Saturday, May 11, 2013

Unperrying a Tyler Perry movie

Peeples is the Tyler Perry movie Tyler Perry wants me to see.

Me, a white guy who is almost 40.

That's the only conclusion I can draw from the utter absence of the man's name from the advertising, especially when Perry's name is usually all over the advertisements for his movies. In fact, normally Peeples would be called Tyler Perry's Peeples, wouldn't it?

Yet here, his name is visible only in the most modest of skinny movie poster fonts above the title, reading "Tyler Perry Presents" -- though only if you squint real hard to read it.

Okay, okay, Perry isn't even the director here. The writer-director is a woman named Tina Gordon Chism. Turns out she also wrote ATL and Drumline, both of which I enjoyed quite a bit.

Usually, though, whatever Perry's involvement was, it would be played up. If he attended a test screening, they would somehow work that into the movie's advertising campaign.

However, this movie is clearly not directed at Perry's usual audience.

Want to know our first indication of that fact?

Craig Robinson.

Now, no one's calling Craig Robinson an Uncle Tom, or less legitimately black than any one else in any way. However, he has made a career thus far of being the token black dude in movies and TV shows starring mostly whites, and aimed at that same audience. He's been conspicuously absent from the African-American ensemble movies that are Perry's bread and butter.

Let's look at how most of us first became aware of him: The Office. He's played Darryl Philbin -- or really just "Darryl," because they use his last name so rarely that I had to look it up on IMDB just now to figure out what it was. He was originally a surly member of the warehouse staff before being promoted to the white collar (note that) area of the building to give the show more color. He's a valued member of the ensemble and one of the show's best characters, not merely an instance of tokenism. However, you can't escape the fact that he's being offered to us as a touch of soul that legitimizes all the white folks.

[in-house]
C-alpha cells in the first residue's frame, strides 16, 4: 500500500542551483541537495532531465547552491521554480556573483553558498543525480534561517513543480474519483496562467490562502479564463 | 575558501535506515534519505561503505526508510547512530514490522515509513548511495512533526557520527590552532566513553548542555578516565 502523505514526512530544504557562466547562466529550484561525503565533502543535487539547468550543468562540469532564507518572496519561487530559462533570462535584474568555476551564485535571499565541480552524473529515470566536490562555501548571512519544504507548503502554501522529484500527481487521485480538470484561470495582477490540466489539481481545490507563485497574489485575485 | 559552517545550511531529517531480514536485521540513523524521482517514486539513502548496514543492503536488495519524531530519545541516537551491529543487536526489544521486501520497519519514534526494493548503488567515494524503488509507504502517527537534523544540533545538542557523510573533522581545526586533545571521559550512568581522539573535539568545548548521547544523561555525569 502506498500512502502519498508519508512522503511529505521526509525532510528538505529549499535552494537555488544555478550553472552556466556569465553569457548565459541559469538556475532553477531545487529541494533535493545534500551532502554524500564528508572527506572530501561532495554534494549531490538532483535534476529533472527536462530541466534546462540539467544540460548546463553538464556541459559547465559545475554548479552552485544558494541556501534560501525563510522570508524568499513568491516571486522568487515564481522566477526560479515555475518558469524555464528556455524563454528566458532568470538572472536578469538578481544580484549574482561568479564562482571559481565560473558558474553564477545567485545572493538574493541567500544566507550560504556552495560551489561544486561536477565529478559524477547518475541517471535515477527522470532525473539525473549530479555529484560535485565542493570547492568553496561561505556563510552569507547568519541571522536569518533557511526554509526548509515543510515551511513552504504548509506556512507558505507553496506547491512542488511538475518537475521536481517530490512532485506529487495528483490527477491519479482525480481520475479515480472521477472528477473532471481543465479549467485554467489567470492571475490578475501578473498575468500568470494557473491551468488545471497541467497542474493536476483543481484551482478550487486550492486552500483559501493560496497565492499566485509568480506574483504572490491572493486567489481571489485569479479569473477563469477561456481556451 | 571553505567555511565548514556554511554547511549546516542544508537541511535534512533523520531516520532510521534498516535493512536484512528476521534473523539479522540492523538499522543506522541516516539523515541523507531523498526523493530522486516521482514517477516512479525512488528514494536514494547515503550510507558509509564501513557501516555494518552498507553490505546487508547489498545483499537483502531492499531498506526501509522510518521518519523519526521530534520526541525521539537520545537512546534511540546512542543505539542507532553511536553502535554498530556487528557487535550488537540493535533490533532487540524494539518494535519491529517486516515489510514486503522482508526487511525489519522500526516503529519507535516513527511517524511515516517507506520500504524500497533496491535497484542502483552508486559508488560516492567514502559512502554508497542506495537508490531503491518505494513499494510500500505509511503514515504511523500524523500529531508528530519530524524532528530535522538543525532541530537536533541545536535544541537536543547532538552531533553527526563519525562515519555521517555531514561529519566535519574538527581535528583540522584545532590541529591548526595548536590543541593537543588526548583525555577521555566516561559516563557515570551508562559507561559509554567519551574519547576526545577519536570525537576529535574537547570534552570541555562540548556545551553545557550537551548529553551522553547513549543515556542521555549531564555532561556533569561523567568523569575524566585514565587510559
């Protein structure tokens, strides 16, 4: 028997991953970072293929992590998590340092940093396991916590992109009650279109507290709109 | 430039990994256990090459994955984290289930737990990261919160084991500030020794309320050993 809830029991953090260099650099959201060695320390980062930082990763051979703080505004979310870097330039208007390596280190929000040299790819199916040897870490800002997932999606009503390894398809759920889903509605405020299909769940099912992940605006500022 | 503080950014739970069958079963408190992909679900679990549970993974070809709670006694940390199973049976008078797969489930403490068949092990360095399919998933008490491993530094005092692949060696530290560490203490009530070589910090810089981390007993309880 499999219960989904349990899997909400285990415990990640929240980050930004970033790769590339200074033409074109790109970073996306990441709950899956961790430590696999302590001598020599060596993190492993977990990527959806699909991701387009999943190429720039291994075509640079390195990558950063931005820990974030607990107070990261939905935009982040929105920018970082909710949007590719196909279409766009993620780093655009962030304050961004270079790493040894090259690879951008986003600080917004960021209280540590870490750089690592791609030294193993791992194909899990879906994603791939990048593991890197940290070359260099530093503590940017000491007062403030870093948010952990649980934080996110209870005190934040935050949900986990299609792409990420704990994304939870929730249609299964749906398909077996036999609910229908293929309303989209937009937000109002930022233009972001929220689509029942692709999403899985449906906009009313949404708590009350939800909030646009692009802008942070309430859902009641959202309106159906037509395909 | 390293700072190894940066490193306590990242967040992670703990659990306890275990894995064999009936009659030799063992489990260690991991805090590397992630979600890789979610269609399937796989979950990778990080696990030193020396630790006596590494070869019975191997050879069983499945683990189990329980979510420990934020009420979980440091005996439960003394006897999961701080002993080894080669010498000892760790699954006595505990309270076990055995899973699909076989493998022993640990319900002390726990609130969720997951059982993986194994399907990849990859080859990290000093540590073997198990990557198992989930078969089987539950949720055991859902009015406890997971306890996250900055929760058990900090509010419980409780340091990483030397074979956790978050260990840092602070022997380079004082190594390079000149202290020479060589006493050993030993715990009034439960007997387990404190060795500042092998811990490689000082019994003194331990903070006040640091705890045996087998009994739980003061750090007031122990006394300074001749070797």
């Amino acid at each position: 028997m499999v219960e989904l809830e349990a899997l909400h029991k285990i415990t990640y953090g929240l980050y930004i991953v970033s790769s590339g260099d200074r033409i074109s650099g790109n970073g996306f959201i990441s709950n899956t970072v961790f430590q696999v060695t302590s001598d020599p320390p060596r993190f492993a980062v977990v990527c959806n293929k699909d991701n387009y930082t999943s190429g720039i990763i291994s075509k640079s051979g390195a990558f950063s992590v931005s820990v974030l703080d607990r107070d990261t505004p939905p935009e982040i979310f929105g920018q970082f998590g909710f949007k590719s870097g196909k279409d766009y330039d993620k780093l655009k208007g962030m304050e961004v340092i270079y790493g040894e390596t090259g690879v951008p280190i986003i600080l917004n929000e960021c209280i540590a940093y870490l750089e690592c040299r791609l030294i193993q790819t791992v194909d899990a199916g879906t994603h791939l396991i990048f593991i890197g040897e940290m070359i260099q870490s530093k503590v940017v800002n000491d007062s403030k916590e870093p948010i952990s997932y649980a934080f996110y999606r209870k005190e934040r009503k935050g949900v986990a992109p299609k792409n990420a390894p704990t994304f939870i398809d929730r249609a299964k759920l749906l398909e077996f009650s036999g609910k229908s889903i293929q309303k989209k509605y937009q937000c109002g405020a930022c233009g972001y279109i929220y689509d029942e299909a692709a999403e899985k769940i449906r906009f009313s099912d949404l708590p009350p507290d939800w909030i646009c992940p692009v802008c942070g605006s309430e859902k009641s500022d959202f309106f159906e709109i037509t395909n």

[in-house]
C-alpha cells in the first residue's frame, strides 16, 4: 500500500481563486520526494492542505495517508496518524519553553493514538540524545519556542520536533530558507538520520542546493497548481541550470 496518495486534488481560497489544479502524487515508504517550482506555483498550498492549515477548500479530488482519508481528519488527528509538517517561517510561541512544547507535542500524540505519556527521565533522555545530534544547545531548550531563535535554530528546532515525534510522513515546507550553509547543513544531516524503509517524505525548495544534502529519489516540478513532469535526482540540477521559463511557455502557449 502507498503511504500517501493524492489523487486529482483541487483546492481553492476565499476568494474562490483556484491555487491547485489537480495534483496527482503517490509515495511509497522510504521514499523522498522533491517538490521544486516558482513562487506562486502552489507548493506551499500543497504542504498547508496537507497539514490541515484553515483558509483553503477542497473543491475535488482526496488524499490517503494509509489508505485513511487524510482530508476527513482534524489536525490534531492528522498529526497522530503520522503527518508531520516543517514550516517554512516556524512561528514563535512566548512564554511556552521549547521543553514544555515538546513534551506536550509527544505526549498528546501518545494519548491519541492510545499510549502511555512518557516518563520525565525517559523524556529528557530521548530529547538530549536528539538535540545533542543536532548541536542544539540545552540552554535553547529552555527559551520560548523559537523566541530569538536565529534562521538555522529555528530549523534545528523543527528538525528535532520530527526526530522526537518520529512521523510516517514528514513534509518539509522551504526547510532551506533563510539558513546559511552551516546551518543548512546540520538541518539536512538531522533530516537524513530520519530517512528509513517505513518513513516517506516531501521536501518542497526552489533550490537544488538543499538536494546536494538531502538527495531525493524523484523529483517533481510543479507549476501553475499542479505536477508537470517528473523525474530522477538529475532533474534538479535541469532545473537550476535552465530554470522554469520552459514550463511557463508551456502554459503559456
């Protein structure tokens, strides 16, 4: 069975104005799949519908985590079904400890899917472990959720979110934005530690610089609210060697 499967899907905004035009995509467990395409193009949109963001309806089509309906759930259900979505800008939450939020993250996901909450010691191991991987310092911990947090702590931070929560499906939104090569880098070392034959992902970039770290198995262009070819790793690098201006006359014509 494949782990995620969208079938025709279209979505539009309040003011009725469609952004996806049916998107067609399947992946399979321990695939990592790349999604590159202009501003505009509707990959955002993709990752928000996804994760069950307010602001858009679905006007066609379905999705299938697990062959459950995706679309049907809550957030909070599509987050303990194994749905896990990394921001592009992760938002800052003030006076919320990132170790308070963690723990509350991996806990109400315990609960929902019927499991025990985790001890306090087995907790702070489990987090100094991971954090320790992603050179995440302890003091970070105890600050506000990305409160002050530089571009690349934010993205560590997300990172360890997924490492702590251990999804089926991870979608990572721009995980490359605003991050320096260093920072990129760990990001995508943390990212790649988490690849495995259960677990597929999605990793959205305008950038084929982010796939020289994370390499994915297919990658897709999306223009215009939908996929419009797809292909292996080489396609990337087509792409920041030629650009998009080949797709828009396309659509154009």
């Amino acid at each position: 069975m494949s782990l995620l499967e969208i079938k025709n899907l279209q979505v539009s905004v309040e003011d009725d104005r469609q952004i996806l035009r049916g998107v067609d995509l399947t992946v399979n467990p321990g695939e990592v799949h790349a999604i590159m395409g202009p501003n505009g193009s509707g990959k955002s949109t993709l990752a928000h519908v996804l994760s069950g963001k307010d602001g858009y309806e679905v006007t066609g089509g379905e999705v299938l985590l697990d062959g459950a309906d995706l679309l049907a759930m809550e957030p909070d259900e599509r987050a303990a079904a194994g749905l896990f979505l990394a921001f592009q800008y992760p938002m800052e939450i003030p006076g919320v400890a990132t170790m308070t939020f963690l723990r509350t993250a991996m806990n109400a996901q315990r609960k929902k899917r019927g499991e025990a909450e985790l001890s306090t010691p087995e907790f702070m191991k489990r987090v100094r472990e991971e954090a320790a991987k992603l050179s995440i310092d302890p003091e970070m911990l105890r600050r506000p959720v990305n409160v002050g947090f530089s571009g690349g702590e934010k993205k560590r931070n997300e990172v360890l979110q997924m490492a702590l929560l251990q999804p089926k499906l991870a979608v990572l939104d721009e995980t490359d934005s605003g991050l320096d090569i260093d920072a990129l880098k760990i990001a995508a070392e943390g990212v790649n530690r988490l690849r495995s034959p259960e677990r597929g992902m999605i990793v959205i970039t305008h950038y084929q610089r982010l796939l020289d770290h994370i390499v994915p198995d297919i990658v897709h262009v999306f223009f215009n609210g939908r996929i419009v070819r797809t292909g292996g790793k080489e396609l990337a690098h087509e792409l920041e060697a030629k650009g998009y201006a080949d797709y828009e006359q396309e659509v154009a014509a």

His relationship with the Judd Apatow posse has kept getting him roles that more or less recreate that dynamic. He appeared in Knocked Up. He appeared in Walk Hard: The Dewey Cox Story. He appeared in Pineapple Express and Zach and Miri Make a Porno. He's also the only black guy in this summer's This is the End. If Seth Rogen or Paul Rudd or John C. Reilly has made a movie, he's been in it.

So my first reaction upon seeing him in a movie with two other black leads (David Alan Grier and Kerry Washington) was "Craig Robinson's in ... a black movie?"

Then again, Grier and Washington also have plenty of crossover appeal. Sure, Grier became known to us as a member of a primarily black comedic troupe (In Living Color), but he's skewed a bit more white in his choices ever since then. He even appeared in one of the most conservative-leaning films of the last five years in An American Carol, which relentlessly skewered Michael Moore and liberalism. Washington has a more diverse career -- she's worked with Perry previously (For Colored Girls), as well as Spike Lee (She Hate Me) and Chris Rock (I Think I Love My Wife) -- but she may be most famous to us as having appeared in Quentin Tarantino's Django Unchained. (Though I guess Quentin does have a fair amount of soul for a white guy.)

This post is by no means intended as a test for these people to "prove how black they are," but I do think these were probably conscious casting choices, so the movie would not appear to be designed exclusively for its black audiences.

Will we see that small box office uptick this weekend, the result of a few extra white viewers?

That's hard to say. The Great Gatsby is also opening, and with a glamorized vision of the 1920s and Leonardo DiCaprio -- not to mention 3D -- it's right in white people's wheelhouses. (Including this white guy, who's been waiting for this movie for over a year and will surely try to schedule it for early next week.)

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